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I have a simulation written in another language which currently just dumps all its data (doubles, lists of doubles, lists of lists of doubles) in lines in ASCII, and then I read it into Mathematica by writing a list a "header" listing what each line corresponds to and then AssociationThreading it like so

   AssociationThread[
        (header={"As","Bs","Cs"})->
        Flatten[ImportString[#,"Table"]&/@StringSplit[#,"_"]~Join~{#}]
        ]&/@FileNames[];

I realise that this is a pretty dirty way to do things and it's causing some problems. In particular the specification changes frequently and this method is also quite slow (for hundreds of MB of data). I realise that I could just read the header strings from the file, but I thought it might be better in the long run to use a proper format e.g. JSON, CDF (the NASA one, not the Wolfram one), or HDF.

Can anyone offer some advice from experience on what choice to take here? (I like the idea of having some sort of standard format so I can use tools other than mma in the future too).

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    $\begingroup$ If you like the idea of a standard format, then HDF is surely a good way to go? $\endgroup$ Nov 17, 2015 at 13:29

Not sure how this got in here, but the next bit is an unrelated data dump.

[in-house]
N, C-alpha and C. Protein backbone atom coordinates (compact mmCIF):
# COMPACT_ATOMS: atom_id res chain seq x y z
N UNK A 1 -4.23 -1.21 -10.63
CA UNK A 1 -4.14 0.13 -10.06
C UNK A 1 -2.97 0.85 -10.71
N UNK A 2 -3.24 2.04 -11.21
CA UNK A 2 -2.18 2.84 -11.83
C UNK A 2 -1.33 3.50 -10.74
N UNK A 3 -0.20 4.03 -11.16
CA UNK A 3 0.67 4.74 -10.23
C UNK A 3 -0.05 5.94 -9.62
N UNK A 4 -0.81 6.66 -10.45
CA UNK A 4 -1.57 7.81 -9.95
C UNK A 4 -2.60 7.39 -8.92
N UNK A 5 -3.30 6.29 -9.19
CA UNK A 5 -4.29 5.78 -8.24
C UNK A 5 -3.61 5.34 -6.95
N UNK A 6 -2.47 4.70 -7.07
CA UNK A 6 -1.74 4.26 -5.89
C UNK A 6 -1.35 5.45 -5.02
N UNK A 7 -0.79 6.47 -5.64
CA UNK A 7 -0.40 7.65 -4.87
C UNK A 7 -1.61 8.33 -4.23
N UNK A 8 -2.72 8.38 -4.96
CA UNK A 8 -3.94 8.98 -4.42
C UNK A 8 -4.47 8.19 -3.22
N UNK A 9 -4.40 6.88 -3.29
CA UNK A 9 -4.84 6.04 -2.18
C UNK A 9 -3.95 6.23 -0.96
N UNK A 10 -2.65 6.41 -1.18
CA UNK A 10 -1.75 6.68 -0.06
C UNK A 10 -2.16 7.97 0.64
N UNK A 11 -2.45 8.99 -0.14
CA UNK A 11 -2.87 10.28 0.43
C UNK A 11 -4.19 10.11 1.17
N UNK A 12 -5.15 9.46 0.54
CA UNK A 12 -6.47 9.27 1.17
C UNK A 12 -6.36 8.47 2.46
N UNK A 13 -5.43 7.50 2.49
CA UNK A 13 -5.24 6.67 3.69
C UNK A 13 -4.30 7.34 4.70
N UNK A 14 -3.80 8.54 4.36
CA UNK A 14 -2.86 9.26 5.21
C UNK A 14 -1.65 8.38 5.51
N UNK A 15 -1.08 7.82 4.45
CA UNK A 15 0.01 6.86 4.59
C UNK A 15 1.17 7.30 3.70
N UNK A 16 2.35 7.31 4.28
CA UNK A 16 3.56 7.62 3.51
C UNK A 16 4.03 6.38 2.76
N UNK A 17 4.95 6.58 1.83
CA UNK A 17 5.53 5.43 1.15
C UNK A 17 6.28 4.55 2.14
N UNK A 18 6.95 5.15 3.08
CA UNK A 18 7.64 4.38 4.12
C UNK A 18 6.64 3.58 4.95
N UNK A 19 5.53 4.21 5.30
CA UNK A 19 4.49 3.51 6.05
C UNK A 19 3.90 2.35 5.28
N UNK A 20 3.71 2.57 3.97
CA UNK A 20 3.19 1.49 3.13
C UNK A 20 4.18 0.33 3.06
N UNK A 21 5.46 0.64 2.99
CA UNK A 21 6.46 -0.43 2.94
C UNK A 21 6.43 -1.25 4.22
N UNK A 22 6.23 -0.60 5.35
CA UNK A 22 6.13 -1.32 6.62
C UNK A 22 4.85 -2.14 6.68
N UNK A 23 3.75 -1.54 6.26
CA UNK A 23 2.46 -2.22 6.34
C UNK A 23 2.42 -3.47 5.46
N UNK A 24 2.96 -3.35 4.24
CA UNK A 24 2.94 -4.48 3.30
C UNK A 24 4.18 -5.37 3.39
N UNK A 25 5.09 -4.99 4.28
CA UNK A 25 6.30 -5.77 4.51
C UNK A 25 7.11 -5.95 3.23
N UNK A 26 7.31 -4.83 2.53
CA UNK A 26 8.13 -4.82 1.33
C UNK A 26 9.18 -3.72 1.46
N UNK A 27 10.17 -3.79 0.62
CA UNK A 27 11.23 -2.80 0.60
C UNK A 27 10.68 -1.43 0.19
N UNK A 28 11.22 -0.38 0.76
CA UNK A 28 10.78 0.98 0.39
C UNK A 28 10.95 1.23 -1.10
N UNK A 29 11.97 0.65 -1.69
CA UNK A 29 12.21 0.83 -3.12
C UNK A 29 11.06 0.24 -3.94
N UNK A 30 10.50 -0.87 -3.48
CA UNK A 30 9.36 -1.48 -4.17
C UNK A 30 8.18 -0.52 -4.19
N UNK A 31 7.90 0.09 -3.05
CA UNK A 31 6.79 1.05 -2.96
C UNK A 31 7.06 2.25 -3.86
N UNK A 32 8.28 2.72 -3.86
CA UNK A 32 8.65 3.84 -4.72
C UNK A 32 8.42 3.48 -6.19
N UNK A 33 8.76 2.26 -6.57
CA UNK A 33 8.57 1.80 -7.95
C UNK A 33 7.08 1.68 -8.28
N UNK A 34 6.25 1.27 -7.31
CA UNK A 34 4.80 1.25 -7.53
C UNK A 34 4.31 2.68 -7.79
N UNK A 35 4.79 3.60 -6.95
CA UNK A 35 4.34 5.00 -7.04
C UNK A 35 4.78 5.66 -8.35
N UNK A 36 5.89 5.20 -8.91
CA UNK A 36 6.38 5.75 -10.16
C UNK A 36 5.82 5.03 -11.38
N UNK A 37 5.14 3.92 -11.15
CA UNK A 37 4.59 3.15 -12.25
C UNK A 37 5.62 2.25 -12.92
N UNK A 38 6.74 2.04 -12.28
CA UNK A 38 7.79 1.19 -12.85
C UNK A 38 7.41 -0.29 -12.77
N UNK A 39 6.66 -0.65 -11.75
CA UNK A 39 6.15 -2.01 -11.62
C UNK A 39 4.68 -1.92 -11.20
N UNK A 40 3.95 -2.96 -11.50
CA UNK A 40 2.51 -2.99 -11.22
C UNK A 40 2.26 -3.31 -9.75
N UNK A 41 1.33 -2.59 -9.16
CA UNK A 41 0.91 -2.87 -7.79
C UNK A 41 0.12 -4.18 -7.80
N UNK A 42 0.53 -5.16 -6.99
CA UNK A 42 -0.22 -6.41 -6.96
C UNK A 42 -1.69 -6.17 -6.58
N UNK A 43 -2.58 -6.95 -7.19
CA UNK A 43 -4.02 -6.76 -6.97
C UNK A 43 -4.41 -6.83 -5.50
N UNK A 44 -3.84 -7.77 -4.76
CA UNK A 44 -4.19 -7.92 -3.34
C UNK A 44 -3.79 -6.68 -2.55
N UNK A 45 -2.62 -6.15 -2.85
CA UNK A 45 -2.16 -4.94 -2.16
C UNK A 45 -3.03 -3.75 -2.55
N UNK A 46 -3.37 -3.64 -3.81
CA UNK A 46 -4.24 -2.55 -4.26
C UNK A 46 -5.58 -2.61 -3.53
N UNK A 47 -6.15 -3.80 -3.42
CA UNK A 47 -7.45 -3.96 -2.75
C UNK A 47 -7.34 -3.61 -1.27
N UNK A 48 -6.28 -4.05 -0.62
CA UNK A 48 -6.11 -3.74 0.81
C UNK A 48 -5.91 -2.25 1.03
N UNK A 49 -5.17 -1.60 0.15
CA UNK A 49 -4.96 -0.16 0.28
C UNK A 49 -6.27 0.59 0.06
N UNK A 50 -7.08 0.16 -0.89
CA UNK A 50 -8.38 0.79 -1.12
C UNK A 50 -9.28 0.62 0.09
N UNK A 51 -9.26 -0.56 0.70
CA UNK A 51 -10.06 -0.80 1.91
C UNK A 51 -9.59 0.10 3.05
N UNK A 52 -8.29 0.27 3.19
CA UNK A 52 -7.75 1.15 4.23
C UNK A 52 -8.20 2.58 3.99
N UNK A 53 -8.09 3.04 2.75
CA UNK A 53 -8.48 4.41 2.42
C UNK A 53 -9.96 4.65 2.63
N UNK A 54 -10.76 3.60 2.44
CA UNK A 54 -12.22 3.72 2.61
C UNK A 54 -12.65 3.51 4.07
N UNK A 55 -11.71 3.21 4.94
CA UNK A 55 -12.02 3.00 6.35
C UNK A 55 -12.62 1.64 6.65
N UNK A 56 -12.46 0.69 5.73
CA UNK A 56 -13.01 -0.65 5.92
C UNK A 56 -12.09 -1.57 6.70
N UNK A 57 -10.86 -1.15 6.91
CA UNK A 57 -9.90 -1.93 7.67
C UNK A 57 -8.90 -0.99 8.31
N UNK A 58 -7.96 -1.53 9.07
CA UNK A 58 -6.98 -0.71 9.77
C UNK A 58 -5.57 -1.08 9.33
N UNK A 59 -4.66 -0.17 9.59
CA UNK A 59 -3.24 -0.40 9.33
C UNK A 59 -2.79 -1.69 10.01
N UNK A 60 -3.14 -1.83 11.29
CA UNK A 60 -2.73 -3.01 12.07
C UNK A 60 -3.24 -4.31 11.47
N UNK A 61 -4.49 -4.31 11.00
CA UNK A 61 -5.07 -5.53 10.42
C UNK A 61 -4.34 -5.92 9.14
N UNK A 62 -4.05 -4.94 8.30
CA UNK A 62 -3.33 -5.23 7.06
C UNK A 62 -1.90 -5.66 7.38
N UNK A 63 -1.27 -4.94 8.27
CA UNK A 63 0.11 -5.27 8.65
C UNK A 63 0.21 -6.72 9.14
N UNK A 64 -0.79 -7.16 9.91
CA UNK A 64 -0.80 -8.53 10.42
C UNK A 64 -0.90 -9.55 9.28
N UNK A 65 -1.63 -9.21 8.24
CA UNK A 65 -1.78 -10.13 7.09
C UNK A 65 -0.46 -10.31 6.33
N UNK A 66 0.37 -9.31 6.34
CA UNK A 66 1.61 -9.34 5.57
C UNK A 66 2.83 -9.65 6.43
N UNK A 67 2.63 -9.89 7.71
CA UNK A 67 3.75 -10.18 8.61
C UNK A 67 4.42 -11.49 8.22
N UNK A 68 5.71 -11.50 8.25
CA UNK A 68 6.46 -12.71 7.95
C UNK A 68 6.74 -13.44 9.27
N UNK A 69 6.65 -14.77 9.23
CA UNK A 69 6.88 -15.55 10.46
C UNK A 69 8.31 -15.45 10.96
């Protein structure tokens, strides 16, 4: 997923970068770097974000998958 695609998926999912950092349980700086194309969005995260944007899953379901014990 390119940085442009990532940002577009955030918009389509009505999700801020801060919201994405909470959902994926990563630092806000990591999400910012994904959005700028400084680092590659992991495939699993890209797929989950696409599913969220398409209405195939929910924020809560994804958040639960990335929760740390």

• $\begingroup$ I've used netCDF in the past, is pretty versatile $\endgroup$
    – Jason B.
    Nov 17, 2015 at 13:39
  • $\begingroup$ interesting there are few hdf questions on this site, either there are no problems or few are using it. My concerns are jumping in and learning that the mathematica implementation is slow and/or incomplete. Of course issues with maintaining a library for whatever the other language is are a consideratino as well. $\endgroup$
    – george2079
    Nov 17, 2015 at 16:44
  • $\begingroup$ I also would suggest HDF5, I have used it with no problems and think it would work well for your use case, and much better than text files and the alternatives (I think newer NetCDF versions are based on HDF5, so I don't think there is a big difference there). The Mathematica implementation is decent, but could be faster and especially more memory efficient, but that only becomes relevant for data in the order of several GB with current hardware. It is also not very complete (full HDF5 is quite complex), but easily covers what you seem to need. $\endgroup$ Nov 18, 2015 at 11:34
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    $\begingroup$ @SeanD Albert Retey already pointed out 3 years ago that HDF might be a good choice for your situation but you have not reacted to it. A valid question without an appropriate answer is useless for future visitors. The Q&A that Marco suggested as dup makes sense to me and Albert provided some very detailed answers there. If it is marked as dub, others will find the answer easily. As Kuba said, if you disagree, then edit your question and make your point clear. You yourself suggested HDF as a possibility. $\endgroup$
    – halirutan
    Jun 6, 2018 at 17:40

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